California Sen. Dianne Feinstein (D) died on Sept. 29 after three decades in the Senate, giving way to talks of who would fill her seat in Congress' upper chamber.
California Gov. Gavin Newsom (D) provided an answer days later when he chose Laphonza Butler as the Golden State's next senator. Though she is not a native of California, Butler has become linked to the state as a Democratic strategist and labor organizer and is currently the president of a Democratic-led pro-choice advocacy group.
Upon her official appointment, Butler will shatter a number of barriers, including becoming the first Black lesbian to serve in the Senate. But how did this little-known political activist come to occupy a spot in Washington, D.C.?
Subscribe to The Week
Escape your echo chamber. Get the facts behind the news, plus analysis from multiple perspectives.
Forty-four-year-old Laphonza Butler was born in Magnolia, Mississippi. She attended Jackson State University, an HBCU, and later found a calling as a labor organizer. In this capacity, Butler "worked with nurses in Baltimore and Milwaukee, janitors in Philadelphia and hospital workers in New Haven, Connecticut" before moving to California in 2009, the Los Angeles Times reported.
Butler eventually rose through the ranks of California's Service Employees International Union (SEIU). For more than a decade, she served as the president of SEIU Local 2015, the largest union in California. During this time, Butler "led efforts to address pay inequity for women in California and was a key advocate for raising the state’s minimum wage to $15 an hour — the first in the nation to do so," according to a profile in Essence magazine. She also spent time as the head of SEIU's United Long Term Care Workers (ULTCW), where she was "responsible for the strategic direction of more than 250,000 janitors, security officers, window cleaners, and food service workers across the country."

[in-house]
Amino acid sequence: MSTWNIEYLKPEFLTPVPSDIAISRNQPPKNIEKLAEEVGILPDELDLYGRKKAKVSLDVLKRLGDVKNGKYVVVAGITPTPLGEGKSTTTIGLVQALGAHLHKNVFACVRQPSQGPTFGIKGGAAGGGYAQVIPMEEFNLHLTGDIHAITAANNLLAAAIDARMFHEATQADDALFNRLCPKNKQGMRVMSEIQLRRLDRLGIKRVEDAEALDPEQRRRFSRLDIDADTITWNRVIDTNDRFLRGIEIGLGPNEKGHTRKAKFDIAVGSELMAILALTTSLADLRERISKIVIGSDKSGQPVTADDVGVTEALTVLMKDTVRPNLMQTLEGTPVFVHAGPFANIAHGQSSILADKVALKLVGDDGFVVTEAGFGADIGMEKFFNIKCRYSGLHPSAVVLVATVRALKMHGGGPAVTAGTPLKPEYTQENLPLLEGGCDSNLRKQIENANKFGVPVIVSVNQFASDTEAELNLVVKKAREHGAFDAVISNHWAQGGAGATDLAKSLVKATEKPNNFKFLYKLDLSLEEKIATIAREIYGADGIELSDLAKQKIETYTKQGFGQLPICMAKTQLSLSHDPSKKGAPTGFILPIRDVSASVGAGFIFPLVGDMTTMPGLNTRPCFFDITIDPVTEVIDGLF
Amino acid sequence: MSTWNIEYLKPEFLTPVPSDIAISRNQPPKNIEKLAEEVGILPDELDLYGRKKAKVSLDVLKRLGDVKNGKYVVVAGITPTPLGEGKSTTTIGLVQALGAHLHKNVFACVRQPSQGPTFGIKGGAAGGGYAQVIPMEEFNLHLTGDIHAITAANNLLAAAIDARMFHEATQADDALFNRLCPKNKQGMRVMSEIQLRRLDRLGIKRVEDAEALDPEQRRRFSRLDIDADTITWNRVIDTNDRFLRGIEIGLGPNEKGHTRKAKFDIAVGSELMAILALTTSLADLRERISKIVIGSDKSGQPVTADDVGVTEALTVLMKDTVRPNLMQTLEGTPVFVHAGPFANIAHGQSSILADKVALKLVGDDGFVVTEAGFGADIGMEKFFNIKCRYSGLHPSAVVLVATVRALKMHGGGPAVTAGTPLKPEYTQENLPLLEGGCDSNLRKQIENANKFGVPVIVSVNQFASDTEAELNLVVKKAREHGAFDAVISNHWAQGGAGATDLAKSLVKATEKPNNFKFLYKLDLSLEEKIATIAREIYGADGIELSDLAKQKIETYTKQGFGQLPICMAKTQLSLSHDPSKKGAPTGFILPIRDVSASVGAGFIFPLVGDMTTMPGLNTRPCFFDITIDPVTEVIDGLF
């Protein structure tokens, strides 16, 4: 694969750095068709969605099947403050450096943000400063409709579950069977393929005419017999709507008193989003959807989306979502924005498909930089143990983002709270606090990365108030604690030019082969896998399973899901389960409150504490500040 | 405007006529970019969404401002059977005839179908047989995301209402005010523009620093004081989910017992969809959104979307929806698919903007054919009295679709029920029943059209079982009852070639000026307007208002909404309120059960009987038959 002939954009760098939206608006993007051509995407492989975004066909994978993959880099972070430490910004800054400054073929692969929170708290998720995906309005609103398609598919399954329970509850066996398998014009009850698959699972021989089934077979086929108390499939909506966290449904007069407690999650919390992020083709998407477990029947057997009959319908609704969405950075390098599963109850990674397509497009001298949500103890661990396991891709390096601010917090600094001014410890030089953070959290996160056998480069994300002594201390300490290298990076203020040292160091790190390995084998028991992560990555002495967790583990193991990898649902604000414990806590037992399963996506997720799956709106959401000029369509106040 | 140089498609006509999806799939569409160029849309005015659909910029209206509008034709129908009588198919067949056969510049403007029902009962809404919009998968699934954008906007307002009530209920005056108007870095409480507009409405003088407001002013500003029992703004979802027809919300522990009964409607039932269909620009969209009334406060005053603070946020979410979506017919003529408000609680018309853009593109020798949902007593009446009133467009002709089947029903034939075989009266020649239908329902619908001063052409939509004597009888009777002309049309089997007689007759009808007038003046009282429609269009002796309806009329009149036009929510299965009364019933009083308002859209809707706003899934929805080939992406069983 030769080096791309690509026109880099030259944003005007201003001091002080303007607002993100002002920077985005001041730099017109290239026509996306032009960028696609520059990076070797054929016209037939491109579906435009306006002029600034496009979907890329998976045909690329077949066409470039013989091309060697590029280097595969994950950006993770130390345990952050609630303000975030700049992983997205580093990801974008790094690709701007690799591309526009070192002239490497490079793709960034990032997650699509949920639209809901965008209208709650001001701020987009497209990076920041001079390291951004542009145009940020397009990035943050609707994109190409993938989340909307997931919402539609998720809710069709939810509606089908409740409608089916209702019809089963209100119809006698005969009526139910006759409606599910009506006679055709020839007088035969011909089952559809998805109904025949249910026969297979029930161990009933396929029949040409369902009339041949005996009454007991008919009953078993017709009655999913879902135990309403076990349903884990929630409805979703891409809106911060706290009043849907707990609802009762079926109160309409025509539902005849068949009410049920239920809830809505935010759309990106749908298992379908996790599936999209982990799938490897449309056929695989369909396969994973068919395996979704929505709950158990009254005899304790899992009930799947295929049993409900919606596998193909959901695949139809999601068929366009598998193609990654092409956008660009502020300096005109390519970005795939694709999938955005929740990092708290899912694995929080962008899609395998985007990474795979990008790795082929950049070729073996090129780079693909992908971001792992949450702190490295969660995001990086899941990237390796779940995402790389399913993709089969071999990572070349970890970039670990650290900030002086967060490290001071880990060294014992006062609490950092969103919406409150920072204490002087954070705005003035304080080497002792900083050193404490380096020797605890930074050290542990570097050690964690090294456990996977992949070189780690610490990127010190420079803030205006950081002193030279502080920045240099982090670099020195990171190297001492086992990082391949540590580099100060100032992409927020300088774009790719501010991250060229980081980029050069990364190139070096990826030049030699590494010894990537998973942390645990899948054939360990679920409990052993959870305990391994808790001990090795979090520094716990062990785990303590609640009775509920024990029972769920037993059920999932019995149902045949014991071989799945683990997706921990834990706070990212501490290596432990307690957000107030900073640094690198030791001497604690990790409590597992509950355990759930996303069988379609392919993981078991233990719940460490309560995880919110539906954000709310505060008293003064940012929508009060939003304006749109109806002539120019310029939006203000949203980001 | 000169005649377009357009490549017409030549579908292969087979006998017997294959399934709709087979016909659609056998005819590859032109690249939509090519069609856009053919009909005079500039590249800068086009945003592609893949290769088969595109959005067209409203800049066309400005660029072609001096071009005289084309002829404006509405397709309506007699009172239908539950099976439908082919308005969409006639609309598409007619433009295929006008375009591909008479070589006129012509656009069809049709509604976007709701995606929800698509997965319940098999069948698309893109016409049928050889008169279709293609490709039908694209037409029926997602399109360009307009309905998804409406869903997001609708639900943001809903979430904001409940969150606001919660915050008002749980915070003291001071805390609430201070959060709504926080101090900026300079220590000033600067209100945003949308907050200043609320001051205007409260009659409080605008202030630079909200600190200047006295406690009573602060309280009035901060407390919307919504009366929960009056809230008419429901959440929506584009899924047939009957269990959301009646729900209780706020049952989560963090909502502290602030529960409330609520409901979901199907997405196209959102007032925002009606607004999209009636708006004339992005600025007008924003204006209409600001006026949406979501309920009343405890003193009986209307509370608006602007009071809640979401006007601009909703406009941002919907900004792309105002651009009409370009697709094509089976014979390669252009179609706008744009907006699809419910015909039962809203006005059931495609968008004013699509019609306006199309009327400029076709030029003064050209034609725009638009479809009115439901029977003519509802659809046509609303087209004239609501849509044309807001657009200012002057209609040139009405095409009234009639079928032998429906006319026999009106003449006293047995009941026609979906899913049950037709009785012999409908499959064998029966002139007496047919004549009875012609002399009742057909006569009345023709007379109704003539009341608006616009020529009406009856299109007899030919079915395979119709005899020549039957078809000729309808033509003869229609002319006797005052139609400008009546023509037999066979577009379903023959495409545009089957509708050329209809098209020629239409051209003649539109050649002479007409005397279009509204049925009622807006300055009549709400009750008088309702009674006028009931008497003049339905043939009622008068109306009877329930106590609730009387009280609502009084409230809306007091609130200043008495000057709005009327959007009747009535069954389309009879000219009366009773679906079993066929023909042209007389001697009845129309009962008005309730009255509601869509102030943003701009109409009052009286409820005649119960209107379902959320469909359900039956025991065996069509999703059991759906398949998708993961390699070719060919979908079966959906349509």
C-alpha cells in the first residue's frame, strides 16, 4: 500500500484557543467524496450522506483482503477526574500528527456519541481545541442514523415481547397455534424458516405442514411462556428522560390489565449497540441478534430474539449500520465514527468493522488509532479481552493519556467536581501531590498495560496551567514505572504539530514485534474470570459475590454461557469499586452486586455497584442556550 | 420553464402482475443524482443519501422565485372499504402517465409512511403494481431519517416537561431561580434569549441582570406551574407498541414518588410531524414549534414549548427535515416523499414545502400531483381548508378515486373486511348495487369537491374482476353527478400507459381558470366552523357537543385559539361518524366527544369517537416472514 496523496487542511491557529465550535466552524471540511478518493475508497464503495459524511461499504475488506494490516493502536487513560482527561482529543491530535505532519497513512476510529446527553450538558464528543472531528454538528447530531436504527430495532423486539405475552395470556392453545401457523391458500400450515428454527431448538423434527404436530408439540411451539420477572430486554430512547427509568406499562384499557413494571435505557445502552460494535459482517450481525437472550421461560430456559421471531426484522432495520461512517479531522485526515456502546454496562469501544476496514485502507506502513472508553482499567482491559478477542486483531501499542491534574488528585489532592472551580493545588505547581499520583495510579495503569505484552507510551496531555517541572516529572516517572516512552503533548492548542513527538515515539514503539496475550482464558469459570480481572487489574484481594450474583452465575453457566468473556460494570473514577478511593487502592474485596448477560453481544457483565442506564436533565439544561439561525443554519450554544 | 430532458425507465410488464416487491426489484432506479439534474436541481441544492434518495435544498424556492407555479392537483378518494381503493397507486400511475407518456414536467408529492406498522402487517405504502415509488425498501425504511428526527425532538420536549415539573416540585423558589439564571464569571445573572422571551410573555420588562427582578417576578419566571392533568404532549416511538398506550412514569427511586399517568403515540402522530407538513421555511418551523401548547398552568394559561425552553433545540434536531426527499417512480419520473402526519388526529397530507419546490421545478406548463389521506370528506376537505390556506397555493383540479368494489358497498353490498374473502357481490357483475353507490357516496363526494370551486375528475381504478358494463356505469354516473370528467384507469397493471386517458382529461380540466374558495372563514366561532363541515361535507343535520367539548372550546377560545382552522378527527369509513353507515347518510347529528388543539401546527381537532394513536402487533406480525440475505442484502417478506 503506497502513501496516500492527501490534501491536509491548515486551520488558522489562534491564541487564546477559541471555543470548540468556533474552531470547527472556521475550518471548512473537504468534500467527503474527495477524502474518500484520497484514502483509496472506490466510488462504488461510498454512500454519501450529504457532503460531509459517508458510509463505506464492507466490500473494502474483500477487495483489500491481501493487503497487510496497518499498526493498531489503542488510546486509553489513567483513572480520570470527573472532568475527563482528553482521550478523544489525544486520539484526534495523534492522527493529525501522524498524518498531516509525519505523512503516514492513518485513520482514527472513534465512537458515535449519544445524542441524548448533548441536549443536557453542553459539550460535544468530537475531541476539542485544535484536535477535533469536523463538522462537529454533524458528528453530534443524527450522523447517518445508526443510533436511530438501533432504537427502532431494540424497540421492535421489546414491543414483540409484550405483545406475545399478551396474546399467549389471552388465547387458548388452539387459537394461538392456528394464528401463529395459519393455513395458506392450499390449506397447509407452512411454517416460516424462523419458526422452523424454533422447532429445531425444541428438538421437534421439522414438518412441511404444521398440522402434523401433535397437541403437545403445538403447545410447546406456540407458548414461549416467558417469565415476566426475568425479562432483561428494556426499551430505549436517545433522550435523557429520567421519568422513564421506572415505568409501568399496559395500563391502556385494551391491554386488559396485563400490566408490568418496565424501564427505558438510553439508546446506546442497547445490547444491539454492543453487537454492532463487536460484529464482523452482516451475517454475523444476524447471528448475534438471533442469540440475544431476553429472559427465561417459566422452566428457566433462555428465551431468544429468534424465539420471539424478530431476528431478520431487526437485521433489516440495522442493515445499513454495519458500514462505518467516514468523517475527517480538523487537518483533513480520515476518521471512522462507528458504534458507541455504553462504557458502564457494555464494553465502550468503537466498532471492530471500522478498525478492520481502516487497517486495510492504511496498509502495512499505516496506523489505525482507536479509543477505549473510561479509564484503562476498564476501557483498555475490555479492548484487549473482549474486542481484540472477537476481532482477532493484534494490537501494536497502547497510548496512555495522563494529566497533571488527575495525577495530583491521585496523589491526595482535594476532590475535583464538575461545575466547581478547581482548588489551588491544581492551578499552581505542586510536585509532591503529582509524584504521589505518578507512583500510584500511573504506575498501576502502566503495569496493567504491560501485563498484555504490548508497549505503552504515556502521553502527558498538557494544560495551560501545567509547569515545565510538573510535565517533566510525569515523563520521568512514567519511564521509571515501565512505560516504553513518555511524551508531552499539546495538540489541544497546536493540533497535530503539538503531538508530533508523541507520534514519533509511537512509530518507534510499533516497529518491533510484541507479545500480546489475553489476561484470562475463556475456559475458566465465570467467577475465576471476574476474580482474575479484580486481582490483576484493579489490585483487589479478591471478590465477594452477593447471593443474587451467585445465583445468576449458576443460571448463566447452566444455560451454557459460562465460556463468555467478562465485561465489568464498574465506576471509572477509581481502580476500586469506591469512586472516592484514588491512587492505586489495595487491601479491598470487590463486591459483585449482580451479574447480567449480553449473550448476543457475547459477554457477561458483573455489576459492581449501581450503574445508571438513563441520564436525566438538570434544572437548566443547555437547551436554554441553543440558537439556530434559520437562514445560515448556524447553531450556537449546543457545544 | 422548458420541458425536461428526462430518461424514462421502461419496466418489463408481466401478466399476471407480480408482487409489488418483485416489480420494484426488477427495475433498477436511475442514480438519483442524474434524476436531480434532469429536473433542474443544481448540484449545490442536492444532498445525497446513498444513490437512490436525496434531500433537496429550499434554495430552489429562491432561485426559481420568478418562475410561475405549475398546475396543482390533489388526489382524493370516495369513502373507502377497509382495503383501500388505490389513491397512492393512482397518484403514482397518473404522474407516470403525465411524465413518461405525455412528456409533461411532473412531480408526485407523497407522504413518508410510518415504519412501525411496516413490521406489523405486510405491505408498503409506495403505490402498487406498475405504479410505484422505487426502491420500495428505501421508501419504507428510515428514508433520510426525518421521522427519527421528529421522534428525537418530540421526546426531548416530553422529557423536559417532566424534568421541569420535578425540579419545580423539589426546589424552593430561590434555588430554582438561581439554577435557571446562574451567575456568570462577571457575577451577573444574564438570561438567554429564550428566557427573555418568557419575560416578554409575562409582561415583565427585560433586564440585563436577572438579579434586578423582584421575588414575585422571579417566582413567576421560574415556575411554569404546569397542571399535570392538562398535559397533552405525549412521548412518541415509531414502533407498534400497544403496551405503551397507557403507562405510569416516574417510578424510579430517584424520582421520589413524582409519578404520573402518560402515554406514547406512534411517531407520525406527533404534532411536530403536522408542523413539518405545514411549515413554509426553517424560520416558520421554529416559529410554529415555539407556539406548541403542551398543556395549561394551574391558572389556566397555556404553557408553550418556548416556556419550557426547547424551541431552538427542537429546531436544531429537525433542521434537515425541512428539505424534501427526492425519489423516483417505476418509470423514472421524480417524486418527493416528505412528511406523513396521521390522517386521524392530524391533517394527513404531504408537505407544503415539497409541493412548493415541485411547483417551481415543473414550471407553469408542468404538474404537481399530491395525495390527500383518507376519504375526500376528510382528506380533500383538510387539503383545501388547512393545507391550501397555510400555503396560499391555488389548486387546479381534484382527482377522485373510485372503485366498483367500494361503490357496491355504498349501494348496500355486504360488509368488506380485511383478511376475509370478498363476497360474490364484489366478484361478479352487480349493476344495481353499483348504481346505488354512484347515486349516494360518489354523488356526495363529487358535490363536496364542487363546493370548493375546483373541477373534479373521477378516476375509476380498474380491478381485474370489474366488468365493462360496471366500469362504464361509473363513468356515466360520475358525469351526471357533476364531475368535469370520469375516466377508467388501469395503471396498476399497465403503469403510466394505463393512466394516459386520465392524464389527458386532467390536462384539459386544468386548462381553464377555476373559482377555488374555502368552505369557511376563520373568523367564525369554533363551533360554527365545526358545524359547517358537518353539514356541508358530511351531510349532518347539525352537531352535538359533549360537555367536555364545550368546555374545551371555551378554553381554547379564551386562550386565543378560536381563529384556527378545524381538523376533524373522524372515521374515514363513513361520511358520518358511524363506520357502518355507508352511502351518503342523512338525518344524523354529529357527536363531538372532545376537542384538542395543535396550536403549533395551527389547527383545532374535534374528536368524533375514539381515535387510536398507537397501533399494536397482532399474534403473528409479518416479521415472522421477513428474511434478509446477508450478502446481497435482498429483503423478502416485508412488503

Butler was also a regent on the University of California Board for three years and additionally served as a senior adviser to Kamala Harris' 2020 presidential campaign. In 2021, she was named the president of EMILY's List, described on its website as "the nation's largest resource dedicated to electing Democratic pro-choice women to office." The group holds significant influence in liberal politics, as "an endorsement from the organization can make or break a campaign — particularly in a Democratic primary," Politico reported. Butler will step down as president of the group in order to serve in the Senate.
Butler's appointment makes her "the first openly LGBTQ person to represent California in the Senate," per a press release from Newsom's office. Butler, who has one daughter with her wife, will additionally be "the first Black lesbian to openly serve in Congress in American history and the second Black woman to represent California in the Senate following Vice President Kamala Harris."
Butler's political future
Butler will "carry the baton left by Senator Feinstein, continue to break glass ceilings, and fight for all Californians in Washington D.C.," Newsom said in the press release, adding that she will champion "the very freedoms [Feinstein] fought for — reproductive freedom, equal protection, and safety from gun violence."
"I am honored to accept Gov. Newsom’s nomination to be a U.S. senator for a state I have long called home," Butler herself said in a statement. "Sen. Dianne Feinstein’s leadership and legacy are immeasurable. I will do my best to honor her by devoting my time and energy to serving the people of California and the people of this great nation."
Butler will serve as a California senator through at least the next statewide general election. This will occur alongside the upcoming presidential election in November 2024, and it's unclear if Butler will run for re-election at that time. However, a number of other California representatives have already entered the Senate race. This includes Democratic Reps. Adam Schiff, Katie Porter and Barbara Lee. The latter had been seen as a top choice for Newsom to tap as Feinstein's replacement, given his commitment to appointing a Black woman, and Lee, a "longtime representative," is the "only Black woman running for the seat," CNN noted. But so as to avoid giving anyone an unfair advantage in 2024, Newsom decided he wouldn't choose anyone already running for the job.
Continue reading for free
We hope you're enjoying The Week's refreshingly open-minded journalism.
Subscribed to The Week? Register your account with the same email as your subscription.